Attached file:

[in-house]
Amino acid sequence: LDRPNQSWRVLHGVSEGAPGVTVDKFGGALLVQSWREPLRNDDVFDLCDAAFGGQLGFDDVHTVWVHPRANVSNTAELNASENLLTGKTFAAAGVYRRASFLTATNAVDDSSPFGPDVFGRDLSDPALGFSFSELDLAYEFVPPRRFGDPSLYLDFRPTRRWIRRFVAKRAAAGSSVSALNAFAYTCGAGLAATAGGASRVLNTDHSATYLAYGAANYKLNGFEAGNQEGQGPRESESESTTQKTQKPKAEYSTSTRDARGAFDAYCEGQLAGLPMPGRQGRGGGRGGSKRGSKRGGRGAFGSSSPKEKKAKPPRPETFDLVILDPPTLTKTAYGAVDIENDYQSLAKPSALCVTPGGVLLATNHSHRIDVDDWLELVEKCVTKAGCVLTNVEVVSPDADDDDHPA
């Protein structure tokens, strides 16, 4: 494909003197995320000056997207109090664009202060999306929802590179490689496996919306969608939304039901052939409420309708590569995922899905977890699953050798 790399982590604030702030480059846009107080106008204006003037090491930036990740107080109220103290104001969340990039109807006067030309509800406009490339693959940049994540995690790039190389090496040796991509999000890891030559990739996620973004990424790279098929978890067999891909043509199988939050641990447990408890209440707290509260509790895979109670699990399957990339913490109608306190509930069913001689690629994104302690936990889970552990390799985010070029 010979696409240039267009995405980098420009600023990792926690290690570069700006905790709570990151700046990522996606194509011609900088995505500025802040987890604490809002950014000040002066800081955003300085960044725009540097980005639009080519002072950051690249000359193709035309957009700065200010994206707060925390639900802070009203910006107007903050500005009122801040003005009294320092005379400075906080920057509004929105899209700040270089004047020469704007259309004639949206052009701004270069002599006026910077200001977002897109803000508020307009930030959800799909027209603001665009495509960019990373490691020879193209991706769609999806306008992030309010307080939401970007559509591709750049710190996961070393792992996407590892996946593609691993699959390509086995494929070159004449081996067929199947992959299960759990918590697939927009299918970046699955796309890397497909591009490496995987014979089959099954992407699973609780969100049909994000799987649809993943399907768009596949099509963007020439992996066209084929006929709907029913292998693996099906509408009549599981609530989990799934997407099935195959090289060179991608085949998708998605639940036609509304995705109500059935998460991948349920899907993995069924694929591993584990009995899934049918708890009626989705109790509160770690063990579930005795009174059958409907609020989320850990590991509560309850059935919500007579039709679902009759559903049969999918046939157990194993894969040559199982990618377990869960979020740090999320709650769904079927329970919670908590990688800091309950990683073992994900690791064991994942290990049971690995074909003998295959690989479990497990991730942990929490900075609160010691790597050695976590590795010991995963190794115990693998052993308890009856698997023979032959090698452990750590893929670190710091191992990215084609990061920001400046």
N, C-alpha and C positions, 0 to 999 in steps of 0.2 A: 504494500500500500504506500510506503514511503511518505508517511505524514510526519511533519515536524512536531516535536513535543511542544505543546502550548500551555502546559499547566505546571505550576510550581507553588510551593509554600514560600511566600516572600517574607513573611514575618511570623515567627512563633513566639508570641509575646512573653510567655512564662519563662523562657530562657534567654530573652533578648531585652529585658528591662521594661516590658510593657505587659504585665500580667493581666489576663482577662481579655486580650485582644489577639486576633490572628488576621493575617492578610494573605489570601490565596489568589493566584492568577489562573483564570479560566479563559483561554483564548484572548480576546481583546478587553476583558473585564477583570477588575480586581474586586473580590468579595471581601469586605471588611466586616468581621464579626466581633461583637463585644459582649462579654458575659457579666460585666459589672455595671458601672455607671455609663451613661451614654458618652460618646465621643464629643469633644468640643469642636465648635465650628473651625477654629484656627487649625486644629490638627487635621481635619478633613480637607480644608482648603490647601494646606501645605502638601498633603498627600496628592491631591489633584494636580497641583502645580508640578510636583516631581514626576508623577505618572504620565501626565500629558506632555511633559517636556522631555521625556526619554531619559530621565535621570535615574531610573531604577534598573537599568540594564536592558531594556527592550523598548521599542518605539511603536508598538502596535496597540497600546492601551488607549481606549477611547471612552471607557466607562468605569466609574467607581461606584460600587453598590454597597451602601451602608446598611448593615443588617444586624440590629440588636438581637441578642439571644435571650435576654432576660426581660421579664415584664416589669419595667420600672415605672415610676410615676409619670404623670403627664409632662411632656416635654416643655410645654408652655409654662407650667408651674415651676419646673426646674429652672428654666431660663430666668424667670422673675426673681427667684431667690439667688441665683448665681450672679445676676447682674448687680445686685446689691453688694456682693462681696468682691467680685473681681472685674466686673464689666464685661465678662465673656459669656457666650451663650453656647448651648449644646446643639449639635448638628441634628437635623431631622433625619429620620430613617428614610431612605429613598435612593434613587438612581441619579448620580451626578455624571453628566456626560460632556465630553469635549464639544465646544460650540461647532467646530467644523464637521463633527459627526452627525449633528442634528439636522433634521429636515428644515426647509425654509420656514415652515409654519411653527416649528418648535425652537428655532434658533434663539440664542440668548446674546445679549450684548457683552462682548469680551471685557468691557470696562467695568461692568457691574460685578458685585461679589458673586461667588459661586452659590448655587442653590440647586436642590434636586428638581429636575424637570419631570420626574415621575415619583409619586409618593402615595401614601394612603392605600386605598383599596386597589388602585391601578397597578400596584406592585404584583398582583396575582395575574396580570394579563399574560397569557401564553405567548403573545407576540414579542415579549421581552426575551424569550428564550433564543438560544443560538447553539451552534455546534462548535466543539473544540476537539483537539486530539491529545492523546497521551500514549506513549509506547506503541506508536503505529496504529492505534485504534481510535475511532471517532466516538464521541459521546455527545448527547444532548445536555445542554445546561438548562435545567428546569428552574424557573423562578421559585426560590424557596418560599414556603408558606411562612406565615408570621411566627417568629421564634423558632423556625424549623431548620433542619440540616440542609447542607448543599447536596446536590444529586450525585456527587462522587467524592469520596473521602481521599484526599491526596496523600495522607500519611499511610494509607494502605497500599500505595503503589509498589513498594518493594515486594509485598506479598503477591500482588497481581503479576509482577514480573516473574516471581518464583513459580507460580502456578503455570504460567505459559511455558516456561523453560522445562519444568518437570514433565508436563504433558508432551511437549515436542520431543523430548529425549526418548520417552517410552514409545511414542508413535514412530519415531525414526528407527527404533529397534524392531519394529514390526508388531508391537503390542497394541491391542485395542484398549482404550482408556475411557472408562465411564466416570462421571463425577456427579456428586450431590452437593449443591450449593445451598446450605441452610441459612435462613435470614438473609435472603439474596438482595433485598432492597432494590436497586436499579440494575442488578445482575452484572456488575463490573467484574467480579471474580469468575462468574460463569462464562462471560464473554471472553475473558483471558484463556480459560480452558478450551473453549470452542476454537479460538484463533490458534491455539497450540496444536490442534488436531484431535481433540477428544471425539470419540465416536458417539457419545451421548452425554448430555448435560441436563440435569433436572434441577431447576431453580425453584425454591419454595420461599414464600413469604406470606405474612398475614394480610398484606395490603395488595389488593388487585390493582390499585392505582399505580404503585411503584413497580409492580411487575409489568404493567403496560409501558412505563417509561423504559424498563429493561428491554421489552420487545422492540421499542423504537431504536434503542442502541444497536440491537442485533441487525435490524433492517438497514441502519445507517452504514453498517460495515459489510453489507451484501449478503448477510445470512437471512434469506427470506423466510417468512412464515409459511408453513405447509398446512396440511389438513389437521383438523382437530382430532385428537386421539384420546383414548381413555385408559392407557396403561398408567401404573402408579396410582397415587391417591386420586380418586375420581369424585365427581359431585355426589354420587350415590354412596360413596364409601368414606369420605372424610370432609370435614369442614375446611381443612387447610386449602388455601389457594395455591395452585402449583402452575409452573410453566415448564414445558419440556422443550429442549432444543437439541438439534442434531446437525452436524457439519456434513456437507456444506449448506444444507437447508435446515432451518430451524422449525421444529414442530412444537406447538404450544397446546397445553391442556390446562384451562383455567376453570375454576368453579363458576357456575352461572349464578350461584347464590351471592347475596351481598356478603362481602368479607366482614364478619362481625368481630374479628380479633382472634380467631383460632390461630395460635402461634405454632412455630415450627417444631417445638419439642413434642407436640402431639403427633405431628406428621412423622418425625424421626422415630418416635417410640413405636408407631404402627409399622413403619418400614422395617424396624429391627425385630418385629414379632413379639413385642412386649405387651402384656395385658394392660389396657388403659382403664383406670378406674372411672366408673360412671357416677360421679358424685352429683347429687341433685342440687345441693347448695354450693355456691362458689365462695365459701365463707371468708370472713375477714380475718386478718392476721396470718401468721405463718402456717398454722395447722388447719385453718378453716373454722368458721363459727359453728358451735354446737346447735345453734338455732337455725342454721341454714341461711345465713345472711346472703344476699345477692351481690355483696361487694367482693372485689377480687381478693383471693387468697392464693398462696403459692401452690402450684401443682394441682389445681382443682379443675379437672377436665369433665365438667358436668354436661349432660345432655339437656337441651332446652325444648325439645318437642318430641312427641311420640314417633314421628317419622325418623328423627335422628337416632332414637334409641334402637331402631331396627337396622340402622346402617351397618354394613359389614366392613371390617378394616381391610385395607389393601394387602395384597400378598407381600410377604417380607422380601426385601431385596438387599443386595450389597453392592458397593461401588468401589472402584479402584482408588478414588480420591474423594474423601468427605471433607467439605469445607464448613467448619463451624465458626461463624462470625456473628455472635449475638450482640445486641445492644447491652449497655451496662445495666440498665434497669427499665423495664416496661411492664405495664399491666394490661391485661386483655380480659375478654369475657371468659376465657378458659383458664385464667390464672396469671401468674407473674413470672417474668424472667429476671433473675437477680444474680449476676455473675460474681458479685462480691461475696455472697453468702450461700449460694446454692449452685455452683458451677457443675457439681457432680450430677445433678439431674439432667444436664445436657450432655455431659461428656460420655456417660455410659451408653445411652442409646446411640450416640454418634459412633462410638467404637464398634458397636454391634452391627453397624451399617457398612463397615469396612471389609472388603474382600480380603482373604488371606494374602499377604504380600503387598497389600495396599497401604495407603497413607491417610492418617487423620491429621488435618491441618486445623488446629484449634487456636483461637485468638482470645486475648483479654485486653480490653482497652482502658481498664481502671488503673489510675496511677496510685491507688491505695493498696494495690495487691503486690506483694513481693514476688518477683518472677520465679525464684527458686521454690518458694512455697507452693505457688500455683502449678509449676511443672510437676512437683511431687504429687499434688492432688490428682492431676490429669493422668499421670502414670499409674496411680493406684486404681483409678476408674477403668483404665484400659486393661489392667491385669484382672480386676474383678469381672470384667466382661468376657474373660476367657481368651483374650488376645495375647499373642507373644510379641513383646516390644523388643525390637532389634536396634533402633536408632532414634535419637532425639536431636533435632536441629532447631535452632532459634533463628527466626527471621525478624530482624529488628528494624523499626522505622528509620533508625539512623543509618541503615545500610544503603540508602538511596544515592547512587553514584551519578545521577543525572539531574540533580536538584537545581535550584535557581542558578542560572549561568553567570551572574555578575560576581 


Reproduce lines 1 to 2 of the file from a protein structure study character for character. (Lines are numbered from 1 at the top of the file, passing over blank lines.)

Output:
[in-house]
Amino acid sequence: LDRPNQSWRVLHGVSEGAPGVTVDKFGGALLVQSWREPLRNDDVFDLCDAAFGGQLGFDDVHTVWVHPRANVSNTAELNASENLLTGKTFAAAGVYRRASFLTATNAVDDSSPFGPDVFGRDLSDPALGFSFSELDLAYEFVPPRRFGDPSLYLDFRPTRRWIRRFVAKRAAAGSSVSALNAFAYTCGAGLAATAGGASRVLNTDHSATYLAYGAANYKLNGFEAGNQEGQGPRESESESTTQKTQKPKAEYSTSTRDARGAFDAYCEGQLAGLPMPGRQGRGGGRGGSKRGSKRGGRGAFGSSSPKEKKAKPPRPETFDLVILDPPTLTKTAYGAVDIENDYQSLAKPSALCVTPGGVLLATNHSHRIDVDDWLELVEKCVTKAGCVLTNVEVVSPDADDDDHPA